I often like to make a distinction between caring and care-taking when it comes to leading others.
Benjamin Franklin once said, “Want of care does more damage than want of knowledge”
Never is that more true than in the workplace. Of course, there are those who continue to believe that caring for the people we lead is unimportant or a sign of weakness. After all, they would never accomplish anything if they had to spend all of their time worrying about everybody who works there. And others are often heard to say, and quite proudly too, that they take care of their people, which is a totally different thing.
The flaw in this kind of thinking is that caring for those under our charge isn’t about parenting. It is about inviting people to bring all of themselves to work every day and helping them give their best effort willingly to something that matters both to them and to the organization. I think it safe to say that engaging people in this way gets results. That makes it pretty important.
So, what does caring for people look like from a leader’s vantage point? Well, I have some thoughts about that. Here they are:
Judicious leaders care enough to…
Be interested in each person’s skills, talents and ambitions
This is a good place to start and is not dissimilar to taking inventory. You have to know what, and who, you’ve got before you can decide how you are going to help them use it and grow it for both individual and organizational benefit.
Be clear about their expectations:
No one can produce desired results if they are working with a murky set of expectations. So it is incumbent upon the leader who cares to be able to state what s/he expects, as simply and succinctly as possible and to ensure that the person to whom s/he is speaking understands those expectations in the way they were meant.
Tell hard truths
We are all familiar with times when it is easier to avoid the truth than to confront it. But, when someone is not performing well, it is essential for the leader to address it. This often requires some pretty uncomfortable discussions, and can result in equally painful decisions. Caring sometimes means helping others step up… or step off to something else.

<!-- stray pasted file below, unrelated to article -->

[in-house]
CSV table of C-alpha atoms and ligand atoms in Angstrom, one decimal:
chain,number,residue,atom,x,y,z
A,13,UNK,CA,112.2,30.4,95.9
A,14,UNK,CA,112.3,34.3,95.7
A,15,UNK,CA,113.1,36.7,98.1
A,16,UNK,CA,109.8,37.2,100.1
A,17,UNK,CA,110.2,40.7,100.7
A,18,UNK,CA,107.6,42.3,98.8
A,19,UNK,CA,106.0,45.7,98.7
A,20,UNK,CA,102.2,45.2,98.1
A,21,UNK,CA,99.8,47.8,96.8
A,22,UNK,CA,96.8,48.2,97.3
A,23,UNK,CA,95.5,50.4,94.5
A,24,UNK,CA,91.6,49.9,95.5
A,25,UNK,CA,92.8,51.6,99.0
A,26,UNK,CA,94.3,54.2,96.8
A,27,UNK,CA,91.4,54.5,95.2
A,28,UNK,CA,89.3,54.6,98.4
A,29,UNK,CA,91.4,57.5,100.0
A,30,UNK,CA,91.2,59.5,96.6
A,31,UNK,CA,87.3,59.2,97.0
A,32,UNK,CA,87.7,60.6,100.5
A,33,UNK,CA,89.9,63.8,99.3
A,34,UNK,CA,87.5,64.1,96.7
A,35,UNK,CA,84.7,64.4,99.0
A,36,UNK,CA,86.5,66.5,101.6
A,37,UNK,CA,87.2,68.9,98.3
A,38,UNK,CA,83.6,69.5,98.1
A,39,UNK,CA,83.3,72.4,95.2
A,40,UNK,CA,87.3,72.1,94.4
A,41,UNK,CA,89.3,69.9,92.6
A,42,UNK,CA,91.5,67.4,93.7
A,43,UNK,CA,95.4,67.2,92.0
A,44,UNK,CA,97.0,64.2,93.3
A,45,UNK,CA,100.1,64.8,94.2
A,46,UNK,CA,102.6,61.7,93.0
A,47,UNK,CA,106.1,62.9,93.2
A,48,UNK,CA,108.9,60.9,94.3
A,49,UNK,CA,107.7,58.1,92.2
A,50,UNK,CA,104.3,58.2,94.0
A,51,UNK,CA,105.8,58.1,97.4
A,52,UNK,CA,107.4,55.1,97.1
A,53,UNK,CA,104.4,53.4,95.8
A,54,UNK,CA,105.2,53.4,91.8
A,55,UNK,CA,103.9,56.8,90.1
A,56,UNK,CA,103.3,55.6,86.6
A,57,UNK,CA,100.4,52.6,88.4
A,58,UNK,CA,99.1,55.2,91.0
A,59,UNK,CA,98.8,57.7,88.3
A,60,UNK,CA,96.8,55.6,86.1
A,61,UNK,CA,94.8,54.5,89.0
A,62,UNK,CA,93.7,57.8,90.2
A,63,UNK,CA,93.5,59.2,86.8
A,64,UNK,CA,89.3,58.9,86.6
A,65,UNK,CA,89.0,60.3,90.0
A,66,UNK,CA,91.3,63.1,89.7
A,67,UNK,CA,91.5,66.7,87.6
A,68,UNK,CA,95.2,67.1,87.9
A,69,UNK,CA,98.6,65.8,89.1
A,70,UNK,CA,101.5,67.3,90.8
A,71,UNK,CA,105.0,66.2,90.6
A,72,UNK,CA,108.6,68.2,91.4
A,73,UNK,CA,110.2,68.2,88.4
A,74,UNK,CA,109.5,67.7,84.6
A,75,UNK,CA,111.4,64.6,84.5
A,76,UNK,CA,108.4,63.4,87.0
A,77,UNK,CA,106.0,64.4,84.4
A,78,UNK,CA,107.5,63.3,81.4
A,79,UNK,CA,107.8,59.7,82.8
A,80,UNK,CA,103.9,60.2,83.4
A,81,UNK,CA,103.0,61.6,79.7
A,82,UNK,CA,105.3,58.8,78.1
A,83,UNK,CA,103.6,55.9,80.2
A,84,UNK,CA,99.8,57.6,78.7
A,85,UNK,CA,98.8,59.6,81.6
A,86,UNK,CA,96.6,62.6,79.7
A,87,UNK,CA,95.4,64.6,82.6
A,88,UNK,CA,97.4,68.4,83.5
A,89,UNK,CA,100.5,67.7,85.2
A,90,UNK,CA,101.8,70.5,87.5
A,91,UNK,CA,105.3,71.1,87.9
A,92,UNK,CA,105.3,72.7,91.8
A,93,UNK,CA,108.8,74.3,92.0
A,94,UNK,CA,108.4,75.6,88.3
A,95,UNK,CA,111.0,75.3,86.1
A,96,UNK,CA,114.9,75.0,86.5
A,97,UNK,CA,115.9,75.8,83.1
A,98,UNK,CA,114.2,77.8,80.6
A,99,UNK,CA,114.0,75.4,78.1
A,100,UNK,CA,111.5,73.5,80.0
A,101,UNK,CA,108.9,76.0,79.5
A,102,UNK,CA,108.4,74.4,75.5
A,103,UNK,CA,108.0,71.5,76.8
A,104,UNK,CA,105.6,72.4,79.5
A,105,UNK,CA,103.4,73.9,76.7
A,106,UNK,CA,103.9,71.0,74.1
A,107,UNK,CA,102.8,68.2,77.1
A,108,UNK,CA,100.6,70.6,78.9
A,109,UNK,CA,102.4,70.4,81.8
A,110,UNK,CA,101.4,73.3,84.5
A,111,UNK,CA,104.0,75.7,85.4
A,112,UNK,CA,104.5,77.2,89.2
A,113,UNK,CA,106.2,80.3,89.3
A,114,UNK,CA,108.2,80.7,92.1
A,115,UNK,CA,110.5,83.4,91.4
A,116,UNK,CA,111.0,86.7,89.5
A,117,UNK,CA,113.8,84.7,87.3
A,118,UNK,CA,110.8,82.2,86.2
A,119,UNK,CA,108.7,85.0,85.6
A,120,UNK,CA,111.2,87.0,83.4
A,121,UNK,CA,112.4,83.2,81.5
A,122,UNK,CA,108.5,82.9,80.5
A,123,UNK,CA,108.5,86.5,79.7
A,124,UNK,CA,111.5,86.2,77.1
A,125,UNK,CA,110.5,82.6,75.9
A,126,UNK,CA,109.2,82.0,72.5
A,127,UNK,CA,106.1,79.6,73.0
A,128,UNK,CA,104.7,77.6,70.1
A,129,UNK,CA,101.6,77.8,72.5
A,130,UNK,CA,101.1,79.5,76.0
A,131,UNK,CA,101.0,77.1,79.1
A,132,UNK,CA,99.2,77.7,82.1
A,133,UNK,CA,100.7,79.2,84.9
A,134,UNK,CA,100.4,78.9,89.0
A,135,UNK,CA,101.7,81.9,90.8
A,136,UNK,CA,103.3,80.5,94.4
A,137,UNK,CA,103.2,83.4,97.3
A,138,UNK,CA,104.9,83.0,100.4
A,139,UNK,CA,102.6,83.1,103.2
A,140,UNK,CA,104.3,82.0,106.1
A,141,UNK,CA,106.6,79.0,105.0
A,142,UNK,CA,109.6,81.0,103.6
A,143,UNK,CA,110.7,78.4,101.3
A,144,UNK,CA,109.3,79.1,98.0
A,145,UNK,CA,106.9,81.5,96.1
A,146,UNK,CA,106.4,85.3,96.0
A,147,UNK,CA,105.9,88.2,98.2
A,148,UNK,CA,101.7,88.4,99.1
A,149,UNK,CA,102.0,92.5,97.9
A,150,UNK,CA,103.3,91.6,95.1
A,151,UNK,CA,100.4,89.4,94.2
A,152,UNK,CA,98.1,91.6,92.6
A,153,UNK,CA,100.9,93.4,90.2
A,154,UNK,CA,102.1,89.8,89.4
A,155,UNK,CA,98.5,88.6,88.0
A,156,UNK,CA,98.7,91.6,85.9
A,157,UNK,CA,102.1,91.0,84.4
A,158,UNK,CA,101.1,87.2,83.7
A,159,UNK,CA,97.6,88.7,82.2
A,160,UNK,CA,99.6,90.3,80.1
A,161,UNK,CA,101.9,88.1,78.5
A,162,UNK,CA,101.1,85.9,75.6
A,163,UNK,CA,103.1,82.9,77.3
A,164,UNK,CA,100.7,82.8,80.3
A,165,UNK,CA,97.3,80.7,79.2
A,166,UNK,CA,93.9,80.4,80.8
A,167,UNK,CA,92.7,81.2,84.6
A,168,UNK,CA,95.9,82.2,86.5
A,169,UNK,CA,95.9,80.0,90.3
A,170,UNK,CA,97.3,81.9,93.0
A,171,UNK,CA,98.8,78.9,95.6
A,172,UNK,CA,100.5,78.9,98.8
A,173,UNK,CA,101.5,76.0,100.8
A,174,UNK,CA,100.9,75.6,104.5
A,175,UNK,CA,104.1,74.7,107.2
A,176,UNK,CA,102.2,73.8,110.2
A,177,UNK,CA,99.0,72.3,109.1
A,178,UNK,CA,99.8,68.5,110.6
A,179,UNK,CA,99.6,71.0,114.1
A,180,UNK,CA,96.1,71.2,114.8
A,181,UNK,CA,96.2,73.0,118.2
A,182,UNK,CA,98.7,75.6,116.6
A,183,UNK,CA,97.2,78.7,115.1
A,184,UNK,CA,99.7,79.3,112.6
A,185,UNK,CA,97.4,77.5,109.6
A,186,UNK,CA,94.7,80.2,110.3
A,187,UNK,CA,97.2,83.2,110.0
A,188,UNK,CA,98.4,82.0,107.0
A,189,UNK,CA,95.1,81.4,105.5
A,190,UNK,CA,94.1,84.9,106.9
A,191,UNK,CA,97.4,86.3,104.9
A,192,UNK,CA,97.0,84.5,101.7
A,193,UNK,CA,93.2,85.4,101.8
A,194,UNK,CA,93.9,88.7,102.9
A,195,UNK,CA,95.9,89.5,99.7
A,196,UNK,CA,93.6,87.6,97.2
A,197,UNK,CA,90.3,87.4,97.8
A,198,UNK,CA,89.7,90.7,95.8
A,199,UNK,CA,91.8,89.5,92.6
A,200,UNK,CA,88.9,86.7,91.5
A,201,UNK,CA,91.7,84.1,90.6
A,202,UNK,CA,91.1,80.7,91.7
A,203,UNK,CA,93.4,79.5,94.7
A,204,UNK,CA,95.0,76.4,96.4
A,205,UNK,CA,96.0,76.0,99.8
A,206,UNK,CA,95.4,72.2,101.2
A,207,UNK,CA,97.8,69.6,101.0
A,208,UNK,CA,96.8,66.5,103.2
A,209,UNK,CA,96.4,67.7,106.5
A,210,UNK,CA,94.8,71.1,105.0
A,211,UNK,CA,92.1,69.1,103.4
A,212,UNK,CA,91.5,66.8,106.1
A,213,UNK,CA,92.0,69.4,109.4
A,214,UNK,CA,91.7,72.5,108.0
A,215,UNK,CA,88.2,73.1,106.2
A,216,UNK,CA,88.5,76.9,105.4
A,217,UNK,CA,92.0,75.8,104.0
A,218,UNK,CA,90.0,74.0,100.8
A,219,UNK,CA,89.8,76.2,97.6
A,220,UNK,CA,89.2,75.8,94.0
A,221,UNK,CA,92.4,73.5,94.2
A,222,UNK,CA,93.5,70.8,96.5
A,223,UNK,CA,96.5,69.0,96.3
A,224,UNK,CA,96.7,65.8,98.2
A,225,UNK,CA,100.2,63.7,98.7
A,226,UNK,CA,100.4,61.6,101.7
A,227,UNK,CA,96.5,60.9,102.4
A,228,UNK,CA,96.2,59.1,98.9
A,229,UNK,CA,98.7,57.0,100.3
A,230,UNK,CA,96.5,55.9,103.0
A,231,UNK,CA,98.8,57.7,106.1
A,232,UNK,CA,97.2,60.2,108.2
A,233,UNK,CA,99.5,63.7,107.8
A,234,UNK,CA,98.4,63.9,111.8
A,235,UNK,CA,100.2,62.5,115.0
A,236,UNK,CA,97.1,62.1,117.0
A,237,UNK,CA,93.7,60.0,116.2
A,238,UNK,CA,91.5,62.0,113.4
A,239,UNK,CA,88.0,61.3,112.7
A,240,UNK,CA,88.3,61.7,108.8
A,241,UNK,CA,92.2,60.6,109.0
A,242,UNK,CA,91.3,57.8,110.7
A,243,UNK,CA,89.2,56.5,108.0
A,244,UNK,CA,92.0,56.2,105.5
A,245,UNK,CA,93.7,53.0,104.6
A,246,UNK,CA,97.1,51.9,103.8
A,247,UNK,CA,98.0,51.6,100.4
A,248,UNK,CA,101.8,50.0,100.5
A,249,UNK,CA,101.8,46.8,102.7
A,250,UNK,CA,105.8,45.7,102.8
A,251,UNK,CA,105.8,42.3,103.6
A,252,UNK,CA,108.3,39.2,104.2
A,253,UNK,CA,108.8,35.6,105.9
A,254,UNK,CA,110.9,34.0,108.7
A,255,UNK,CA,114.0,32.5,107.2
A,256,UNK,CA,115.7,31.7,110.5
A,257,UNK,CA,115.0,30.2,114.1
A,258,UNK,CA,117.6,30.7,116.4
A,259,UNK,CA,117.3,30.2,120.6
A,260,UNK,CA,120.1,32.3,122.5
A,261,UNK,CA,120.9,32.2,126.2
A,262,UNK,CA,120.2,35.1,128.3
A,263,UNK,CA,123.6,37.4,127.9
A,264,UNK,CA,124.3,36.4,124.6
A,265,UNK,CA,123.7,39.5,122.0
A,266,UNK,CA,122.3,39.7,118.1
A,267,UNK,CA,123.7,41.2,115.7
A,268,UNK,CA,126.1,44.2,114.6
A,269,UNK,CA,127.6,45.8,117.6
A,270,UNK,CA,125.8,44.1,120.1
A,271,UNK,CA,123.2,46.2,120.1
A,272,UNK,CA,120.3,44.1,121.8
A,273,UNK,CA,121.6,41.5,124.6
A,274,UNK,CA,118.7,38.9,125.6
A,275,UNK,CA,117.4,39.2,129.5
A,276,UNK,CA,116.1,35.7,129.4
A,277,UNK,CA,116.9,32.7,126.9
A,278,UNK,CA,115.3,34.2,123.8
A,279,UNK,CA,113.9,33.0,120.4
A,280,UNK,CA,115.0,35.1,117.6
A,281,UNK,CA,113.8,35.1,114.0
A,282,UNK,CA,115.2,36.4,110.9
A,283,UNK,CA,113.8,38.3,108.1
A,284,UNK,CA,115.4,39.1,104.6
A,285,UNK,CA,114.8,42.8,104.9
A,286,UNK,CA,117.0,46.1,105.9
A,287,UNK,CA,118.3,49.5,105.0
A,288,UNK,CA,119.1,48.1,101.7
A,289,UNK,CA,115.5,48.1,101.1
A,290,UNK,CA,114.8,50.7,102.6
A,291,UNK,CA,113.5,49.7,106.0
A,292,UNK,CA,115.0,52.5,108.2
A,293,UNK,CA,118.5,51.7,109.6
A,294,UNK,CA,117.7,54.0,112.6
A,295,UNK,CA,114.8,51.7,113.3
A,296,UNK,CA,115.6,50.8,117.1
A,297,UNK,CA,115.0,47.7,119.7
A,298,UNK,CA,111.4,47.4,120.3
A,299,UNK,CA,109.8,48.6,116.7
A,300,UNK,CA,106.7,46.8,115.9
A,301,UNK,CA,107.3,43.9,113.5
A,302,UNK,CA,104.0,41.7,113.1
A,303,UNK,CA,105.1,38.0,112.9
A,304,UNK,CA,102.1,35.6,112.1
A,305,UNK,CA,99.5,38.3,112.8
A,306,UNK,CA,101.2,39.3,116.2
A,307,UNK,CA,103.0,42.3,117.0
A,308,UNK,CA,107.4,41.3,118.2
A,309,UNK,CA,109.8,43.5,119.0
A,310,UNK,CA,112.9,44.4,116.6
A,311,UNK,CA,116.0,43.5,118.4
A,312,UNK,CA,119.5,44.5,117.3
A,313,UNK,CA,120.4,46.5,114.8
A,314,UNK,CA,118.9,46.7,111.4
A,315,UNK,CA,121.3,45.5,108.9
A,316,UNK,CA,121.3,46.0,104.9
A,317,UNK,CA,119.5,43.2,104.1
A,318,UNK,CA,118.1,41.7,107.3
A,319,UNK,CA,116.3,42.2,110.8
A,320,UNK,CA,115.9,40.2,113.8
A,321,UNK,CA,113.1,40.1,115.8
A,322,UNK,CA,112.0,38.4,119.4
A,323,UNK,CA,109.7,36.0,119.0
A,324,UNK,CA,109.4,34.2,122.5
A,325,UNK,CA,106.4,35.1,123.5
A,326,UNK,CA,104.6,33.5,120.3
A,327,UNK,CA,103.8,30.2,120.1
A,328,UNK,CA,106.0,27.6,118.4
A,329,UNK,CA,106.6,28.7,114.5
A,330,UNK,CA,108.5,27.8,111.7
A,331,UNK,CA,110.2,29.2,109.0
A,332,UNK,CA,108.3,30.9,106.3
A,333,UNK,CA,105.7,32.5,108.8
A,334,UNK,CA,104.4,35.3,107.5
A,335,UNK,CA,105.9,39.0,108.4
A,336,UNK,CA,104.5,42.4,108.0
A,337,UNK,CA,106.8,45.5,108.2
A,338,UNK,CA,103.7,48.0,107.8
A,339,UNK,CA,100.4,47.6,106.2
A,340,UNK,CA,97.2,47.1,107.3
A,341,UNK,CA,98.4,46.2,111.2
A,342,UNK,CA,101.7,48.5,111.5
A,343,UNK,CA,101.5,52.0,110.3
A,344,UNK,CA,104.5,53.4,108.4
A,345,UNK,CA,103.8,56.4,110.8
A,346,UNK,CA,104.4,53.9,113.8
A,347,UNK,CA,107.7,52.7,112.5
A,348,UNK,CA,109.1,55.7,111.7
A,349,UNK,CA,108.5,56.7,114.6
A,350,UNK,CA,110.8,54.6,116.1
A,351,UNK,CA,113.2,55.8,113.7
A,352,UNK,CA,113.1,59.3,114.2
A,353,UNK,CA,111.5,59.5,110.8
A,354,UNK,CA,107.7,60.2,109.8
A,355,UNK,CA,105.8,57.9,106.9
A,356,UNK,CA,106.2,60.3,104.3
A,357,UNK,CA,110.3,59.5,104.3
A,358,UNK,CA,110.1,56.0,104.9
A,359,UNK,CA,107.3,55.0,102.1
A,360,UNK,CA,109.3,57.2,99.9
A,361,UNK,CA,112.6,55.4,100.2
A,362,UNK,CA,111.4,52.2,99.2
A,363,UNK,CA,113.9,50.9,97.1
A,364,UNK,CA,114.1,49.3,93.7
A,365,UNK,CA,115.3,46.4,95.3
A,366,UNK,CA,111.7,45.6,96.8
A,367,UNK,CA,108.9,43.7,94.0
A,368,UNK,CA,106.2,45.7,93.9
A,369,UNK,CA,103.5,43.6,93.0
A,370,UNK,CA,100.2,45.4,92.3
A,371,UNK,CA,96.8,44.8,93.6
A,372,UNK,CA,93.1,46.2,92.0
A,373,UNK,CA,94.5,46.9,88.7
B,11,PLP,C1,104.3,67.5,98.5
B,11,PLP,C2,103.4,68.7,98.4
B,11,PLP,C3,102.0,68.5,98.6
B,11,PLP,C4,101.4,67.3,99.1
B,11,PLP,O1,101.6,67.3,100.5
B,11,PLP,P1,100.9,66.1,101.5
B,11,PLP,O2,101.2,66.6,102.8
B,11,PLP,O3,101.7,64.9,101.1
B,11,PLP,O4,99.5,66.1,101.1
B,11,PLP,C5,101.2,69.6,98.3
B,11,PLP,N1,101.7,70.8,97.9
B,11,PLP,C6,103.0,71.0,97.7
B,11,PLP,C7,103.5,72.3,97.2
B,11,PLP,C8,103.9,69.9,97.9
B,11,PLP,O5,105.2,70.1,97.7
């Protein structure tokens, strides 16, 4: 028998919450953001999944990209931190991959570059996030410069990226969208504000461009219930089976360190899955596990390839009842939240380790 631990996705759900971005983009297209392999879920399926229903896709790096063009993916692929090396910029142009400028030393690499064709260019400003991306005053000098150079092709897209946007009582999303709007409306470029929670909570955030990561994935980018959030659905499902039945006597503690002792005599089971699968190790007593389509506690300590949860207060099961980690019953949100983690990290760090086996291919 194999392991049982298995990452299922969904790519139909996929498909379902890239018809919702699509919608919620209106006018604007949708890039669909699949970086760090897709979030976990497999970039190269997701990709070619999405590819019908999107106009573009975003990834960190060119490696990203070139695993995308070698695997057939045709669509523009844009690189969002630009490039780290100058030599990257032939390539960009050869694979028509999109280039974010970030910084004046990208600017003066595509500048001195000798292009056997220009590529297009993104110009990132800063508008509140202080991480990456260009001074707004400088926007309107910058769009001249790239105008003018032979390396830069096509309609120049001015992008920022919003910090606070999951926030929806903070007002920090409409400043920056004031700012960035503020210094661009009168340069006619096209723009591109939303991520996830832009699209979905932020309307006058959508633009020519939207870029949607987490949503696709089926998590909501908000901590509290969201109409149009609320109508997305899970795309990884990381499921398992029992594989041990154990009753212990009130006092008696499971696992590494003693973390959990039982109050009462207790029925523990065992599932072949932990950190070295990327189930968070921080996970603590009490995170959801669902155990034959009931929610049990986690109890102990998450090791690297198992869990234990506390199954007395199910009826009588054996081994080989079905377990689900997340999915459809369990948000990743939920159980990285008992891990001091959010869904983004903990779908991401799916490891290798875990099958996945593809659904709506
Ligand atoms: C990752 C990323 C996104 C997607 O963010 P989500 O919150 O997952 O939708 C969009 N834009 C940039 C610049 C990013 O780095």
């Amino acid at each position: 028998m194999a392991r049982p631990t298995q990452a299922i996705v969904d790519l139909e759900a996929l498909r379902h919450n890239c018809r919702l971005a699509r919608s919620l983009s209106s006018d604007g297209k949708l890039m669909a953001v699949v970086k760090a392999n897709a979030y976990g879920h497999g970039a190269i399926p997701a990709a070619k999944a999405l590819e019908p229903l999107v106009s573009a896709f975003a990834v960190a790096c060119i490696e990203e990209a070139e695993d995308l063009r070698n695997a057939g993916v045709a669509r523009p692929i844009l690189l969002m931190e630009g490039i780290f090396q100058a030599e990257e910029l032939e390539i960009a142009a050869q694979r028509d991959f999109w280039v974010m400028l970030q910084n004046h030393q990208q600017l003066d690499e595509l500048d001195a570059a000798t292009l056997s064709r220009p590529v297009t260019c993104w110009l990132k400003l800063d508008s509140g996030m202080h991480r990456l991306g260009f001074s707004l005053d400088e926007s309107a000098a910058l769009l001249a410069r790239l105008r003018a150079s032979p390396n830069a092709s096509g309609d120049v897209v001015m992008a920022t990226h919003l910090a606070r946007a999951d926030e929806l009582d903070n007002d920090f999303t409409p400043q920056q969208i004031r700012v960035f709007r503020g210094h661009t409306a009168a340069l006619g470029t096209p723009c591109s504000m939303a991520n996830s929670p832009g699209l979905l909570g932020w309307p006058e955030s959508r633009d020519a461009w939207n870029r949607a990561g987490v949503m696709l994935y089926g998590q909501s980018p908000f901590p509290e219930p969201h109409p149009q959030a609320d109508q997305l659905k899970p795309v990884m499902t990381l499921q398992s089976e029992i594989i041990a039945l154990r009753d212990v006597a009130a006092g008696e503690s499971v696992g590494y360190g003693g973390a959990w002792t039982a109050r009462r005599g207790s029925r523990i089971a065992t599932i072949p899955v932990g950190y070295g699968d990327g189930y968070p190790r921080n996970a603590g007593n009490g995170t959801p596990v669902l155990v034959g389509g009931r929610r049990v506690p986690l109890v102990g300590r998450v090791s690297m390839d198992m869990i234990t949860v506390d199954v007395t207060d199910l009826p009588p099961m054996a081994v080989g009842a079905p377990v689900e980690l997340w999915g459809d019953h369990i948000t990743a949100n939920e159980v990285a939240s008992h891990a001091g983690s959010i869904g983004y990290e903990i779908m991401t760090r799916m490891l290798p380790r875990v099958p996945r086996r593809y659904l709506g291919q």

Hold people accountable
So you’ve had the conversation. You and your colleague have come to an agreement about what s/he will accomplish and how you will support him/her. It sounds good and you both leave the room feeling good.
Caring leaders know that it doesn’t end there. Follow-up is necessary, first, because those under their charge may need some help. Second, they may need some encouragement. And finally, they may need some reminding about the commitments they’ve made. Holding people accountable for doing what they say they are going to do sends the message that their efforts matter to the success of the whole.
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Risk their own vulnerability
Relationships, even those that are forged for professional reasons, are two-way propositions. Leaders who care and want to build strong connections with others are willing to share their own stories, something of themselves that makes them human. No one is a super-hero. If we try to be that, we don’t have time to concentrate on much else
Challenge people to stretch
Sometimes people are capable of going beyond what they have agreed to do, and yet, haven’t. Or, they are assigned something they believe to be too challenging for them, and don’t think they can do it. In either case, the leader who cares will provide a needed nudge, will challenge, cajole, encourage and inspire that extra effort that brings them over the top and helps them win.
Clear the way
Leaders who care will anticipate and provide needed resources. And, they will address obstacles that get in the way of success.
So by now you’ve made a heavy investment in someone’s development to the extent that s/he is now a top performer. It is natural to want to hang onto that person. After all, s/he is making a huge contribution to your results.
Letting go is hard but it’s also an important part of organizational, and personal, development. Those who go on to greater things will appreciate that you cared. Those who feel held back will quickly forget that you did. Besides in letting go, you get to….
This may be good or bad news from a leadership perspective but the truth is that people come and people go. I like to believe that the person who has built a good reputation as a leader who cares attracts those who are willing to learn and to meet him or her halfway.
That’s what I think anyway. What do you think?
Originally Published by Gwyn Teatro in 2011